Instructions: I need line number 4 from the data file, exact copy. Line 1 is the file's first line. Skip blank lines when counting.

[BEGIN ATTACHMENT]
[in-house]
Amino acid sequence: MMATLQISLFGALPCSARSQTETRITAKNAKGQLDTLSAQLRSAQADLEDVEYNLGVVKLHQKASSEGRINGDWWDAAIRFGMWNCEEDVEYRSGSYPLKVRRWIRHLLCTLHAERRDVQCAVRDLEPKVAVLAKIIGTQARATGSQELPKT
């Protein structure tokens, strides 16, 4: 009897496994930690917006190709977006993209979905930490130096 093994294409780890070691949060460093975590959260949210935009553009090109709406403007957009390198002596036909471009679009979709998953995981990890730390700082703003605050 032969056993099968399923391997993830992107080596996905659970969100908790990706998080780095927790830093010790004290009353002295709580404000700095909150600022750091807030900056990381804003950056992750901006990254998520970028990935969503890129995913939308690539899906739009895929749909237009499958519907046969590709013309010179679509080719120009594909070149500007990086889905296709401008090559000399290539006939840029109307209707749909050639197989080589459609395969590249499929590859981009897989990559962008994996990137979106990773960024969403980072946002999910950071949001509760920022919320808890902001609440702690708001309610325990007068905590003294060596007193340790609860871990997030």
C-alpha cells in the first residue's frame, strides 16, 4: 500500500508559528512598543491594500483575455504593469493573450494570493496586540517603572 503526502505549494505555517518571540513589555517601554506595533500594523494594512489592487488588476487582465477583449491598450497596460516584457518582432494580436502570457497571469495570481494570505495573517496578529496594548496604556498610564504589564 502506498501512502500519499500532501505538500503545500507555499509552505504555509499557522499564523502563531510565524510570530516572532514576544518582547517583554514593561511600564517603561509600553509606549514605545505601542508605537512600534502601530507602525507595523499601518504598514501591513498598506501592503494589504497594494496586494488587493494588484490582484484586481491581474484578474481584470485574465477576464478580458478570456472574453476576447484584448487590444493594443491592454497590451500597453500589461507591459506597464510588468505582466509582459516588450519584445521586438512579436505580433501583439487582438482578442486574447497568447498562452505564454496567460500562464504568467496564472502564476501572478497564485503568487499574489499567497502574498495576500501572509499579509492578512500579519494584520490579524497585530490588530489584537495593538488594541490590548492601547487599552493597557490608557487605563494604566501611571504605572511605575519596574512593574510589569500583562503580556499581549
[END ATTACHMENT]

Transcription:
C-alpha cells in the first residue's frame, strides 16, 4: 500500500508559528512598543491594500483575455504593469493573450494570493496586540517603572 503526502505549494505555517518571540513589555517601554506595533500594523494594512489592487488588476487582465477583449491598450497596460516584457518582432494580436502570457497571469495570481494570505495573517496578529496594548496604556498610564504589564 502506498501512502500519499500532501505538500503545500507555499509552505504555509499557522499564523502563531510565524510570530516572532514576544518582547517583554514593561511600564517603561509600553509606549514605545505601542508605537512600534502601530507602525507595523499601518504598514501591513498598506501592503494589504497594494496586494488587493494588484490582484484586481491581474484578474481584470485574465477576464478580458478570456472574453476576447484584448487590444493594443491592454497590451500597453500589461507591459506597464510588468505582466509582459516588450519584445521586438512579436505580433501583439487582438482578442486574447497568447498562452505564454496567460500562464504568467496564472502564476501572478497564485503568487499574489499567497502574498495576500501572509499579509492578512500579519494584520490579524497585530490588530489584537495593538488594541490590548492601547487599552493597557490608557487605563494604566501611571504605572511605575519596574512593574510589569500583562503580556499581549